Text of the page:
|Delivery Type||Delivery length / details|
|Lecture||22 x 1 hour lecture|
|Seminars / Tutorials||3 x 2 hours seminar|
|Workload Breakdown||(Every 10 credits carries a notional student workload of 100 hours.) No. of hours of lectures 22; No. of hours of preparation for lectures (3 hours per lecture) 66; No. of hours of seminars 6; No. of hours of preparation for seminars (4 hours per seminar hour) 24; No. of hours spent writing coursework 36; No. of hours spent revising for the exam 30; No of hours supplementary reading 16; TOTAL 200|
|Assessment Type||Assessment length / details||Proportion|
|Semester Assessment||1 x poster presentation||15%|
|Semester Assessment||1 x research report (1500 words)||30%|
|Semester Exam||2 Hours written examination||55%|
|Supplementary Assessment||2 Hours written examination||100%|
On completion of this module, students should be able to.
1. Demonstrate an understanding of the methods used in physiological psychology.
2. Identify the structure and function of neurons and synapses and the structures of the brain and their functions.
3. Examine and evaluate what brain damage can tell us about normal behaviour.
4. Understand the relationship between chronic stress and ill health4
5. Demonstrate understanding of how emotions are regulated and the role of dopamine in reward.
6. Critically assess the contribution of learning theory to understanding behaviour.
Psychology seeks to understand and explain human behaviour from various perspectives; the structure and function of the brain and associated nervous and endocrine systems is central to any examination of human psychology. Knowledge of brain structure and function is necessary to appreciate complex phenomena such as mental illness, drug addiction and movement. Reductionist biological approaches are complemented by different learning theories which examine how behaviours are acquired and maintained.
The aim of this module is to explore the relationship between brain function and behaviour and the factors controlling the acquisition and expression of behaviour. The module covers the organization and structure of the brain. The role of the brain in controlling aspects of behaviour such as movement, language, emotions and the association between learning and reward mechanisms are explored. Both normal functioning and abnormal functioning are considered and the biological and learning components of a range of physical and mental health disorders such as depression, schizophrenia and drug addiction are examined.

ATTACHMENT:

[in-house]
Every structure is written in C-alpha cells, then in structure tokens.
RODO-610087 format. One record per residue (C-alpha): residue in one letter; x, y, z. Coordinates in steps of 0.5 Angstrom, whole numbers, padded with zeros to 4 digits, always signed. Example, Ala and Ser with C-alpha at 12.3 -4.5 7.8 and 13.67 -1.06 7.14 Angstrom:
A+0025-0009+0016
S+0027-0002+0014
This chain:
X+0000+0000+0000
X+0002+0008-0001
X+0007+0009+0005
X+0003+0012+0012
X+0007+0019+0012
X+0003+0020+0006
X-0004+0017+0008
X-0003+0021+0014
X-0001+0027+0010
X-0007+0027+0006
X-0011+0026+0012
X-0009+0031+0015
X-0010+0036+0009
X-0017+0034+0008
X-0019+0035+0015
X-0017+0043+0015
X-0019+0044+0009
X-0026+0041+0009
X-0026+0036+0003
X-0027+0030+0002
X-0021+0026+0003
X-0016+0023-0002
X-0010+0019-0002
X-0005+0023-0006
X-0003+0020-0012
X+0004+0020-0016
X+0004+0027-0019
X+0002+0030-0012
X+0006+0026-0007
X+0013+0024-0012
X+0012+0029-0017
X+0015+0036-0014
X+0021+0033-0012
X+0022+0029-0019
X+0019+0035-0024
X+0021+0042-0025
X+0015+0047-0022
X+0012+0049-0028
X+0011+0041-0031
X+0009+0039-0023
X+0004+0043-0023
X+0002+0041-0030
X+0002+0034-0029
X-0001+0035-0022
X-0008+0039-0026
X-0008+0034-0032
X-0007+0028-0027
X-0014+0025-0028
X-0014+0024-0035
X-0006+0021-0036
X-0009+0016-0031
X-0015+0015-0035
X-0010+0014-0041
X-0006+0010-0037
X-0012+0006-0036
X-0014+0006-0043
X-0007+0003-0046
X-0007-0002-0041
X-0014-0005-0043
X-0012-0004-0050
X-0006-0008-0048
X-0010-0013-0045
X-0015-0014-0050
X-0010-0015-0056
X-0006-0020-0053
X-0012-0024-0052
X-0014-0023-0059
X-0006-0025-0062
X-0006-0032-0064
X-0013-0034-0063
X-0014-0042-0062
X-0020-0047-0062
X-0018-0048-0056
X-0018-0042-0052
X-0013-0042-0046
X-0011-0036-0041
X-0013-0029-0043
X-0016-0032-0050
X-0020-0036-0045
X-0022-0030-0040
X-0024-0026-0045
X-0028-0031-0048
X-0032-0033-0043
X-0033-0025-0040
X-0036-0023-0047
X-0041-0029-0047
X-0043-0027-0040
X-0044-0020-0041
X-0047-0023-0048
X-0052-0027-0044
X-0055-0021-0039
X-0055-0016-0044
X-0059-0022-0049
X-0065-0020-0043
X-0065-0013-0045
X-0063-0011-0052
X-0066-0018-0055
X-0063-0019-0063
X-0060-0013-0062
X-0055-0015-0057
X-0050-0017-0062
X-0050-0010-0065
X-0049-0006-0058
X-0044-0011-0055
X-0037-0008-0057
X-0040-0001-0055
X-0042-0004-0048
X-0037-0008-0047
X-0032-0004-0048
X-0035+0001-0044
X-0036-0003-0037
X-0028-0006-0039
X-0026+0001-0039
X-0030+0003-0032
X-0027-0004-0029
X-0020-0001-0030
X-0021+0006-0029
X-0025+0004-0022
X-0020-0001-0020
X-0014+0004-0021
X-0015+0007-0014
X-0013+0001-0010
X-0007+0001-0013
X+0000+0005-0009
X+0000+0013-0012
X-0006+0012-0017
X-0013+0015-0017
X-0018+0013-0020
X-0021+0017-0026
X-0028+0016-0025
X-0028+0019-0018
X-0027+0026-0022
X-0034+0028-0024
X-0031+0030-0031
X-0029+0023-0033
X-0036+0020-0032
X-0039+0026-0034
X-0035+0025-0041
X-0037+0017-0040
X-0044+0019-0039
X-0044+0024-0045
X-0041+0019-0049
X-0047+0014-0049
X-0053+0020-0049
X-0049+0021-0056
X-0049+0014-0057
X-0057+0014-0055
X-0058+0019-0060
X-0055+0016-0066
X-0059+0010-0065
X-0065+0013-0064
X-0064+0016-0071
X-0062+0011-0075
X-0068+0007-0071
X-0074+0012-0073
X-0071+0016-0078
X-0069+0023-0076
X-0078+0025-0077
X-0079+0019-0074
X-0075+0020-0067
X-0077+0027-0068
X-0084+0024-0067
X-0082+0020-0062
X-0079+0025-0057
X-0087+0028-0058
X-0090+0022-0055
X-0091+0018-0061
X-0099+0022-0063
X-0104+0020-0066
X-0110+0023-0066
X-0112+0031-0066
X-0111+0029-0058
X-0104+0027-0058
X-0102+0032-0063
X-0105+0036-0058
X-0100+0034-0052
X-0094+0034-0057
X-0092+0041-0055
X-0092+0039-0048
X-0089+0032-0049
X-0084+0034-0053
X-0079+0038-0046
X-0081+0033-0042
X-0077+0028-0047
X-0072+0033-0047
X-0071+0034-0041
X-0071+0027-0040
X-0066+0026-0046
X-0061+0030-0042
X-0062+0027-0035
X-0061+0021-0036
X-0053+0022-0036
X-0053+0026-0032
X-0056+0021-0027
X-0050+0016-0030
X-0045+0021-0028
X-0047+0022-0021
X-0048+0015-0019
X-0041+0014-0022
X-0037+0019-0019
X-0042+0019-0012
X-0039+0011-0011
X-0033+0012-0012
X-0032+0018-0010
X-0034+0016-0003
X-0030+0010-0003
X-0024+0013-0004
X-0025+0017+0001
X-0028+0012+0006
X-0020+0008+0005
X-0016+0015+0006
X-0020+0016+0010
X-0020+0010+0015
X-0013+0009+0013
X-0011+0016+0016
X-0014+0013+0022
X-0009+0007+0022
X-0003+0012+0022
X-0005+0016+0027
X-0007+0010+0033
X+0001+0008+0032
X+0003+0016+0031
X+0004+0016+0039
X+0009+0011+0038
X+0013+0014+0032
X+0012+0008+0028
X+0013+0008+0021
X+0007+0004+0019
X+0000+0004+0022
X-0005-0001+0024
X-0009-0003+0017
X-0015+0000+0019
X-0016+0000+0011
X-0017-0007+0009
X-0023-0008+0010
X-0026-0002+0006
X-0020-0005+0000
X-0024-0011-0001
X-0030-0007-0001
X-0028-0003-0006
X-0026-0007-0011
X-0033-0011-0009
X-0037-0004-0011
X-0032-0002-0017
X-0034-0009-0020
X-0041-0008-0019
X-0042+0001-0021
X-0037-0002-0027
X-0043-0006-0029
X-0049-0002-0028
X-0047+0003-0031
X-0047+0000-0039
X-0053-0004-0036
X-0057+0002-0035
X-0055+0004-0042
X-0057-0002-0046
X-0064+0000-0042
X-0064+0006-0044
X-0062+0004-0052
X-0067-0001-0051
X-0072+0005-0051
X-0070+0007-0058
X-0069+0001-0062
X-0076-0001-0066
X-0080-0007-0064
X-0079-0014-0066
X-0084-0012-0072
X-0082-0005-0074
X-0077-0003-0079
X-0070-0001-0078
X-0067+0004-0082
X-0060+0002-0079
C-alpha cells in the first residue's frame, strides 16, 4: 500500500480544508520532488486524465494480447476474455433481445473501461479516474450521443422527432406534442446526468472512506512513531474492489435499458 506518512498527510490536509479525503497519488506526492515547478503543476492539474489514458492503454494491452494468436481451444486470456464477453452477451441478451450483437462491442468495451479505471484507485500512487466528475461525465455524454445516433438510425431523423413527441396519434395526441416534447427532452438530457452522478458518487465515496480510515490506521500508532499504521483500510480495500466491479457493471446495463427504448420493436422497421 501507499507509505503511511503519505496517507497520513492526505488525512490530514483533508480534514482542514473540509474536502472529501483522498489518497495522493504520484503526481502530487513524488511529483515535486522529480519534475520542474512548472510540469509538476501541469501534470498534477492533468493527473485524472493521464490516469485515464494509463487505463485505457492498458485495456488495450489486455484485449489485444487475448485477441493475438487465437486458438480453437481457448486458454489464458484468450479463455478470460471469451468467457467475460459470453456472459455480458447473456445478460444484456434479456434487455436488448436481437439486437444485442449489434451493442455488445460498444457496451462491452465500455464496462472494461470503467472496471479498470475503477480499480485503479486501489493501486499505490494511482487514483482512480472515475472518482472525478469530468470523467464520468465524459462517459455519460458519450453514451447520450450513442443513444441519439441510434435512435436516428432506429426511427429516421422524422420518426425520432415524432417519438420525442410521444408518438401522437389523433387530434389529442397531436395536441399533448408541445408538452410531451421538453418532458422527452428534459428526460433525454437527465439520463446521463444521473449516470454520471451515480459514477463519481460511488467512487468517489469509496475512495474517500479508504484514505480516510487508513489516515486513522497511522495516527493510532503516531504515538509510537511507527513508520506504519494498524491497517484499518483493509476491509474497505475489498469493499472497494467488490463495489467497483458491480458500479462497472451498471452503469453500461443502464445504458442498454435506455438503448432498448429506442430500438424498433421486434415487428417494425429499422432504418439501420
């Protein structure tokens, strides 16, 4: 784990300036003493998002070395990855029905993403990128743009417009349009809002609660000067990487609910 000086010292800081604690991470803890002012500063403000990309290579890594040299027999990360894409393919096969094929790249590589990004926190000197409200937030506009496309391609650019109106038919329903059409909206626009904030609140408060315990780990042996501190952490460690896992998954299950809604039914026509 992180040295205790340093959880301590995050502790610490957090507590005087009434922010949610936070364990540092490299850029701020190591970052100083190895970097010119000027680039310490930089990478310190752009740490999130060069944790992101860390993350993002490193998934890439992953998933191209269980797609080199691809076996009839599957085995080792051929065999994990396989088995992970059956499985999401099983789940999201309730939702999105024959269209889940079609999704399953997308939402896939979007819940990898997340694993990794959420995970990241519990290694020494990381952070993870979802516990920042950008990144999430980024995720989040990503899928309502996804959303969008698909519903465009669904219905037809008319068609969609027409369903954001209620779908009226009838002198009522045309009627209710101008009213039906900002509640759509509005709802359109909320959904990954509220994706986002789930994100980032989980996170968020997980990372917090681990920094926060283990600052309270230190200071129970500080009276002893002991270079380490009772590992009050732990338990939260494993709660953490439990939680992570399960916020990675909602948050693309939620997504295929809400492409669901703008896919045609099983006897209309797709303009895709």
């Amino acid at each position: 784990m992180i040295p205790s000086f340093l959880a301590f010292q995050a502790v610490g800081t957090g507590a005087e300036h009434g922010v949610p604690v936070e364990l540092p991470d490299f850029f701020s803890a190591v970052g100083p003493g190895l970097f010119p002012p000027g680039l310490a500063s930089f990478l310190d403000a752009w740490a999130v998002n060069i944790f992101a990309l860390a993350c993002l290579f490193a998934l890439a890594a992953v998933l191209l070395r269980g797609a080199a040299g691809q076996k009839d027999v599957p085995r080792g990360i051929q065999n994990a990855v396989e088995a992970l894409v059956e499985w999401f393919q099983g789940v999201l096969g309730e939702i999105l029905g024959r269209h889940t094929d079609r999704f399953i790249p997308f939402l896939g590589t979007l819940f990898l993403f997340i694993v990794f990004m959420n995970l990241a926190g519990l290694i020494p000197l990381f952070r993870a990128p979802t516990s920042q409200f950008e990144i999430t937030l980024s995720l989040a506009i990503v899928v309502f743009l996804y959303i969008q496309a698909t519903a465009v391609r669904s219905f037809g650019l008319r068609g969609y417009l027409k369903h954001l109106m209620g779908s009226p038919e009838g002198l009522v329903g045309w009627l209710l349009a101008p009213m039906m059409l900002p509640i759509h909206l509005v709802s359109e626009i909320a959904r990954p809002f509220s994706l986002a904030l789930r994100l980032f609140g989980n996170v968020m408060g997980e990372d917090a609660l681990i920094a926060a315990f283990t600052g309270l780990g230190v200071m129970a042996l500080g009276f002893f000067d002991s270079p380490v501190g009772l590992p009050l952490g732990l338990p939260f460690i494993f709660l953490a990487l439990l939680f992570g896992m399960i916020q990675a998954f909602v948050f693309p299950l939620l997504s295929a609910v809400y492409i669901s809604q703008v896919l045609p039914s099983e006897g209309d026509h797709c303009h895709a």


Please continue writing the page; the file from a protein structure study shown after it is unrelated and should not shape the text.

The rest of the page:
- Brain structure (gross and minute)
- Electrical and chemical processes control neuronal communication in the brain
- Role of frontal lobe structures and the limbic system in emotional expression
- Brain damage and behaviour
- Depression and underlying abnormalities in brain systems
- Drug treatment for depression
- Chronic stress and brain function
- Animal models of drug addiction
- Dopamine and schizophrenia
- Brain structures involved in classical and instrumental conditioning
- Role of motor systems in movement
- Role of brain structures in language production and comprehension
|Skills Type||Skills details|
|Application of Number||Not directly applicable although students will be expected to understand the key concepts of statistical analysis through the examination of research designs.|
|Communication||Students will understand the importance of information and clear communication and how to exploit these. They will know how to use the many sources of information available and how to use the most appropriate form of communication to the best advantage. They will learn to be clear and direct in their and to be direct about aims and objectives. They will learn to consider only that which is relevant to the topic and to focus on the objectives of their argument or discussion. Seminars will be run in groups where oral discussion and presentations will form the main medium of teaching. Students will be expected to submit their work in word-processed format and the presentation of work should reflect effective expression of ideas and good use of language skills in order to ensure clarity, coherence and effective communication.|